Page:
Silicon Valley Bank failure hits St. Louis startup environment

ST. LOUIS — The uproar from the Silicon Valley Bank failure has rippled through the Midwest’s startup community and has affected some new local companies.

The seizure of the bank’s assets on Friday set off a weekend of questions, phone calls and emergency meetings – followed by relief on Monday when the federal government announced a plan that would allow payments to resume.

“Silicon Valley Bank had tentacles into the startup community across the country and beyond,” said Donn Rubin, founding president and CEO of BioSTL and chairman of its investment arm, BioGenerator.

Silicon Valley Bank, a popular bank among young companies, is the 16th largest in the country and the largest to fail since the financial crisis of 2008. It was known in the industry for “venture debt,” a type of lending that is attractive to some early-stage companies that typically do not require a company to give up all ownership of the business, but tend to come with a higher interest rate.

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The Santa Clara, California-based Silicon Valley Bank claimed it served nearly half of all US venture-backed startups. Local financiers said it appears to have had a smaller presence among their businesses in St. Louis area, but the failure still spooked local businesses that banked in whole or in part at Silicon Valley Bank.

“It wasn’t half of our portfolio as it would have been for West Coast companies,” said Cliff Holekamp, ​​co-founder and managing director at Cultivation Capital, an early-stage venture capital firm headquartered in downtown St. Louis.

But for those affected, he assured, “it was very real.” And even companies that didn’t have assets in Silicon Valley Bank are beginning to reevaluate their banking practices.

A stressful weekend

Word of Silicon Valley Bank’s troubles began to spread last week. On Friday, regulators seized its assets.

At that time, some companies had withdrawn their deposits. Those who did not were left to wonder what money they would recover and whether they would be in time to pay their vendors and employees. Funders considered providing emergency capital to bridge the crisis.

“It was definitely a very stressful weekend,” Holekamp said.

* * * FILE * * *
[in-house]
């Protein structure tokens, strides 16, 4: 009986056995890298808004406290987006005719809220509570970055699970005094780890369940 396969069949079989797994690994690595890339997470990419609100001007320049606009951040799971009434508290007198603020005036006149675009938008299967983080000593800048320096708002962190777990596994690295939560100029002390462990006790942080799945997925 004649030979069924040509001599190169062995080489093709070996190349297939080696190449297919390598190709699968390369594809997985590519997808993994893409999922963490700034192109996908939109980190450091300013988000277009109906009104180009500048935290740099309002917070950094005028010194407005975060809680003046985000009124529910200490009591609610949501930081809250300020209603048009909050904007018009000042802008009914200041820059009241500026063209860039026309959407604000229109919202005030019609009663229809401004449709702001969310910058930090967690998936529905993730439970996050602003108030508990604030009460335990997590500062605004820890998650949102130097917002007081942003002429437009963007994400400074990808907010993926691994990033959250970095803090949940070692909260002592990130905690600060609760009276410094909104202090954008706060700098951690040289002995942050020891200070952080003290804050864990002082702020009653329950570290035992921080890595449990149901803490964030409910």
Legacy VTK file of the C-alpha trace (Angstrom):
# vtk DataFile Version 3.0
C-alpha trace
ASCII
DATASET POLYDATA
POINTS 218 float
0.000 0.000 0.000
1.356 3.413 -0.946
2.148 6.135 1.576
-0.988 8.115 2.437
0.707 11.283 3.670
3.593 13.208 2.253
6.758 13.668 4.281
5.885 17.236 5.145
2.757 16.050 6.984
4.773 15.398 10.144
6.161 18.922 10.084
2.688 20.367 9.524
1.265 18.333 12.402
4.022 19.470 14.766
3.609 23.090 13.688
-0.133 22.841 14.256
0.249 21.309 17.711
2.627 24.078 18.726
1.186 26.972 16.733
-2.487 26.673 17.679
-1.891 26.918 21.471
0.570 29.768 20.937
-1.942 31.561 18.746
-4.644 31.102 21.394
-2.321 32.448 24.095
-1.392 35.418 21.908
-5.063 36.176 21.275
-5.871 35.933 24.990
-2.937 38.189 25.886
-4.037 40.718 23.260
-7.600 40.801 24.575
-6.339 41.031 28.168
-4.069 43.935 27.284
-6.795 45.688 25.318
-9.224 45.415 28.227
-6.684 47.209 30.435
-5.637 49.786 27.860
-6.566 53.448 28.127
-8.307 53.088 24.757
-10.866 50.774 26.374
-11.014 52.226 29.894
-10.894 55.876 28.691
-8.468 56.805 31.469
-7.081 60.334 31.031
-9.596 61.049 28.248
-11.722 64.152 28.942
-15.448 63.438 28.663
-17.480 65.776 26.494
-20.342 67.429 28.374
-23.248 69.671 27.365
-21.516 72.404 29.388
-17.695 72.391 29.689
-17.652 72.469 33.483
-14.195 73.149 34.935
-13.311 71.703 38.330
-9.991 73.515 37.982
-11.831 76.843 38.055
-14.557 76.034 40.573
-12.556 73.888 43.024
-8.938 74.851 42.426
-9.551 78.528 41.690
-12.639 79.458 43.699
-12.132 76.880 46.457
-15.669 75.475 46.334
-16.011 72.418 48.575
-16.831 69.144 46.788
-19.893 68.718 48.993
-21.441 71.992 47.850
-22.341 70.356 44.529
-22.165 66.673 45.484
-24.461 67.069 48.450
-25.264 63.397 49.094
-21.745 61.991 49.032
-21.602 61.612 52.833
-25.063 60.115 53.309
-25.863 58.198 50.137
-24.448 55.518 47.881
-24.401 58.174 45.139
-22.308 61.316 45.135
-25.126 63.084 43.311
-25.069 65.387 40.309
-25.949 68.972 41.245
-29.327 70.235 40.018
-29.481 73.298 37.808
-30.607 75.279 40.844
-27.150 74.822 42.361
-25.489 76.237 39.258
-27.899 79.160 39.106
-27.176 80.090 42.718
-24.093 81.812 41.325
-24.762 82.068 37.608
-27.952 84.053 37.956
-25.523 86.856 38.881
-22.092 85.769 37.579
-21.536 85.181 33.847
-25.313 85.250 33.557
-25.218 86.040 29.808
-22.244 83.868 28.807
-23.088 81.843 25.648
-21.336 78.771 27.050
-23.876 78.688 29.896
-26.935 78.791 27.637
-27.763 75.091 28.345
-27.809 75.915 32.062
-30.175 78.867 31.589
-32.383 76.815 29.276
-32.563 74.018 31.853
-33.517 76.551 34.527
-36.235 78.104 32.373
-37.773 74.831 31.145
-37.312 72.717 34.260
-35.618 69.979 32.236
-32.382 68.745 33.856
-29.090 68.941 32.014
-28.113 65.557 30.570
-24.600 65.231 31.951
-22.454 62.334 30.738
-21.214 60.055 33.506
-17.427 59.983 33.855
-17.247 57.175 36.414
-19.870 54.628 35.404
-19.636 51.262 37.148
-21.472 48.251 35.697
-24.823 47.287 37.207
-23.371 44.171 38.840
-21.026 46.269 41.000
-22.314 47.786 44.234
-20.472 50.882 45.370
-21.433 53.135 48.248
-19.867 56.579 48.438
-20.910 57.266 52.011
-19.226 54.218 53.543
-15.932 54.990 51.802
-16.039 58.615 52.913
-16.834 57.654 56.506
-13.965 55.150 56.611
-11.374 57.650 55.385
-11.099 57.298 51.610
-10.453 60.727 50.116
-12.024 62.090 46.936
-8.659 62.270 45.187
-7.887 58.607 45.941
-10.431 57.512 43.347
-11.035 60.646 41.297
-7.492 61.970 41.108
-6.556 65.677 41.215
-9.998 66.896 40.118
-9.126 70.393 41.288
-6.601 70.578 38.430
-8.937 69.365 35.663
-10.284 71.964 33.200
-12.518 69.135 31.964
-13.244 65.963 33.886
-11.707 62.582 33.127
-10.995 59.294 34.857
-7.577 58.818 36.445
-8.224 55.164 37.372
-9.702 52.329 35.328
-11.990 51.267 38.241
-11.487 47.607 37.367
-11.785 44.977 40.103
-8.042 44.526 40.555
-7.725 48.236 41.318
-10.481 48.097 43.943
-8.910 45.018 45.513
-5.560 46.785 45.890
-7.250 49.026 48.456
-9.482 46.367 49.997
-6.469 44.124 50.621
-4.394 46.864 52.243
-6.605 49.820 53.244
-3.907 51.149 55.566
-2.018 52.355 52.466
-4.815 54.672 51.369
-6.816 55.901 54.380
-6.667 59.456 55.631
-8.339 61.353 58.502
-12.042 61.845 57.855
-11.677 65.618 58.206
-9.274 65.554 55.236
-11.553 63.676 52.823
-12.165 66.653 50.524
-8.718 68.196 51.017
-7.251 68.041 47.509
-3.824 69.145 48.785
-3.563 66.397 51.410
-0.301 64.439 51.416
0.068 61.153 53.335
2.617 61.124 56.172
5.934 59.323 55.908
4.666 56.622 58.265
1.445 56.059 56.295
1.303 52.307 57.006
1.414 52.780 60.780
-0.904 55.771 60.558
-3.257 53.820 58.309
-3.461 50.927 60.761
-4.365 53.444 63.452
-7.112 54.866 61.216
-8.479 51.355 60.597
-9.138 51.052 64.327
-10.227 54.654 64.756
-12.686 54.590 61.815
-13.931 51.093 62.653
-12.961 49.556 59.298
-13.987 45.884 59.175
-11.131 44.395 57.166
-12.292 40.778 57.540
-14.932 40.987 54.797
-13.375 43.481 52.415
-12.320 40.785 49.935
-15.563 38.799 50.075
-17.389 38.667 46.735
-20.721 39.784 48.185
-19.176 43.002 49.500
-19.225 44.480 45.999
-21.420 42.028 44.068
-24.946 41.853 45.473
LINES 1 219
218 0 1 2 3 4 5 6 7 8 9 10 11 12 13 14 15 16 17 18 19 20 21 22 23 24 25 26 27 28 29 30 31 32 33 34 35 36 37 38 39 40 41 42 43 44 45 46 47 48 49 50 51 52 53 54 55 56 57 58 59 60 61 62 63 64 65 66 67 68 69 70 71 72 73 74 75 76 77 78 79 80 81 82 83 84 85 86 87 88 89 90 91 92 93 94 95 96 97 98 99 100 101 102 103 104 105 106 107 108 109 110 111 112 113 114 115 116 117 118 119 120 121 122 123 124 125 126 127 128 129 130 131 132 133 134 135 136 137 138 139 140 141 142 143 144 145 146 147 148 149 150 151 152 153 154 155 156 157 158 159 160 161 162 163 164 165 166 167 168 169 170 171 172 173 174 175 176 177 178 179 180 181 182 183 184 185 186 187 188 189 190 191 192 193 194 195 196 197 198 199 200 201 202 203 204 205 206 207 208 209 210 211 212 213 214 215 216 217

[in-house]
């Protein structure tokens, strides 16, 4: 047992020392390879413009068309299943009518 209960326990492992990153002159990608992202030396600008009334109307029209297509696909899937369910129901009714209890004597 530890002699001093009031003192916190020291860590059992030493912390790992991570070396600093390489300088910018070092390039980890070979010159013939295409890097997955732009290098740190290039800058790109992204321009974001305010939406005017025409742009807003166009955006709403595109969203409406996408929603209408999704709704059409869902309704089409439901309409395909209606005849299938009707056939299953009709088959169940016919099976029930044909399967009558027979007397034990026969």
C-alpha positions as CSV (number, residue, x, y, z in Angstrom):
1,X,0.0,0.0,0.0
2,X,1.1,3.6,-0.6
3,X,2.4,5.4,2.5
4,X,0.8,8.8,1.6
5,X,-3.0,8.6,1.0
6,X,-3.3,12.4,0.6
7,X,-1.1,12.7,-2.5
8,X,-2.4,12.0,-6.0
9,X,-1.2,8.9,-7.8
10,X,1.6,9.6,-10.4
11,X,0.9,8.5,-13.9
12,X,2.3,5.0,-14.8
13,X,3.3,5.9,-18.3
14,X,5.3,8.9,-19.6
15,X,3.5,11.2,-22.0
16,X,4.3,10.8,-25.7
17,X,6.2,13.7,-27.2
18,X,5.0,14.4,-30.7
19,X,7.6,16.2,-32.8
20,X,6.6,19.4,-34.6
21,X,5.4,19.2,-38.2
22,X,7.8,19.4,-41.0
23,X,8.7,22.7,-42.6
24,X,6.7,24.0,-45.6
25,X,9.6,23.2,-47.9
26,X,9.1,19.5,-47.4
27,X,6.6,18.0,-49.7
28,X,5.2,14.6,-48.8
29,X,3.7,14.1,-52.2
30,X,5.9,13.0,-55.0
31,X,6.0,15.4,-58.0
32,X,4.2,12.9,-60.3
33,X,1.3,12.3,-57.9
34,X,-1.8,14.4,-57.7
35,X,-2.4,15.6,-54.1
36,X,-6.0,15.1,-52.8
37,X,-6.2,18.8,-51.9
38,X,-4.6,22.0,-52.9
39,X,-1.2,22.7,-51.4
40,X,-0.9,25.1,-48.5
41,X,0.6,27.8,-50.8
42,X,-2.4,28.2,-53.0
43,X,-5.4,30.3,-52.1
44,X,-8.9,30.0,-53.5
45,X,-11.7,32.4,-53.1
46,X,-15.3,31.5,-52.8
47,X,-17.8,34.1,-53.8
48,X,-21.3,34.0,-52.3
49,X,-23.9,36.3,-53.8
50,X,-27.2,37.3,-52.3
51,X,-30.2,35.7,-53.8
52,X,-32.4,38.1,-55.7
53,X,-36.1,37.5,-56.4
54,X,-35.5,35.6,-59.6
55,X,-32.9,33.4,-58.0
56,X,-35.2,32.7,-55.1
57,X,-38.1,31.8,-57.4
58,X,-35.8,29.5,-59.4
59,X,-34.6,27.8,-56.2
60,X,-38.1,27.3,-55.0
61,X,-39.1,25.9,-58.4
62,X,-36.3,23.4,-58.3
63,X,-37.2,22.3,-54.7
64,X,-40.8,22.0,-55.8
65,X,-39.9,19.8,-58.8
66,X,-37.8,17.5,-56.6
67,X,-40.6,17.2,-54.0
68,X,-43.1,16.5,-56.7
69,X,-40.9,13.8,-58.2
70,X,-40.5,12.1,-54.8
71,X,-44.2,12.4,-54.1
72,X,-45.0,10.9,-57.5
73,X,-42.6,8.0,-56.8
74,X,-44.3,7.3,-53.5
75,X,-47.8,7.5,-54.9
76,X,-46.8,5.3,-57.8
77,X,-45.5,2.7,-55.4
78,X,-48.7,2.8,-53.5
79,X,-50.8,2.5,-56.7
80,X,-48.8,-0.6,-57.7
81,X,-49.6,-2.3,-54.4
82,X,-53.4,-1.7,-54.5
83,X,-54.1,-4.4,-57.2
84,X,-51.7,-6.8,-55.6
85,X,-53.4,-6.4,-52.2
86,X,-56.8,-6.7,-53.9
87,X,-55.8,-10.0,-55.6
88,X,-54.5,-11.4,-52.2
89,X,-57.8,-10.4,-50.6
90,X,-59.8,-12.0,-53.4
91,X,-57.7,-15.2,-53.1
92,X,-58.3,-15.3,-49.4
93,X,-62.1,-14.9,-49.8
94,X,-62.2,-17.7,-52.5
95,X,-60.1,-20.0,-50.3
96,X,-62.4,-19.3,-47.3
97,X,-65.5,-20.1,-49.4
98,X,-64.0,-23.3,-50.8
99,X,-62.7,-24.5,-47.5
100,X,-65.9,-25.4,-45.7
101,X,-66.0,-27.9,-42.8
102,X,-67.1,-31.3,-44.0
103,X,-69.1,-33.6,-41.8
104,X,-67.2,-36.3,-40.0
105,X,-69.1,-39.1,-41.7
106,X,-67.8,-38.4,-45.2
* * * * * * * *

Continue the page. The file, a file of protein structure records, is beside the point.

On Sunday night, the US government announced a plan. It transferred all deposits to a “bridge bank” operated by the Federal Deposit Insurance Corporation. Depositors will be able to access their money on Monday.

“For the panic that people felt on Friday, the response from the federal government should have been massively reassuring,” said Jerome Katz, a professor of entrepreneurship at St. Louis University.

Creve Coeur-based agricultural technology company Benson Hill managed some of its financial operations at Silicon Valley Bank with just over $7 million in accounts there, Chief Financial Officer Dean Freeman told investors Monday.

On Tuesday, a company spokesman said payments had resumed.

Gabe Angieri, CEO of ArchGrants, said of his organization’s roughly 145 active, local companies, a few had “notable exposure” to Silicon Valley Bank.

Fortunately, he said, most of them were bankrolled at one or two other institutions as well. And with the federal intervention, “the potentially catastrophic situation was resolved pretty quickly,” Angieri said.

At the beginning of this week, Angieri said, companies seemed much more calm and “out of crisis mode.”

Fear and insurance

For entrepreneurs who weren’t starting out in 2008, Silicon Valley Bank’s failure was likely “a real shock to the system,” said Katz, St. Louis University professor.

“For people who were around in 2008, we say, ‘It’s not nearly as bad as it was then,'” he added.

After the failure of Silicon Valley Bank, Cultivation Capital’s Holekamp said he suspects companies will become more discriminating bank customers, more ready to evaluate institutions’ financial stability.

“I think since 2012, people hadn’t really thought about it,” Holekamp said. Right now, he added, “people feel reassured, but their blood pressure is still high.”

Angieri said that may be an opportunity to move some early-stage venture banks to regional banks in the Midwest away from “Silicon Valley-type ventures.”

Midwestern banks are historically much more diversified than Silicon Valley Bank, Katz said.

On Wednesday afternoon, Kansas City-based financial services firms Commerce Bancshares Inc. and UMB Financial Corp. still saw shares fall 7% and 24% over the past five days.

President Joe Biden sought to reassure Americans about the nation’s banking system on Monday, insisting emergency measures would not be paid for by taxpayers as more banks came under stress. SVB – a key lender to startups across the US since the 1980s – collapsed after a sudden run on deposits, prompting regulators to take control on Friday.

‘Silicon Valley Bank had tentacles into the startup community across the country and beyond.’

Donn Rubin, Founding President and CEO of BioSTL


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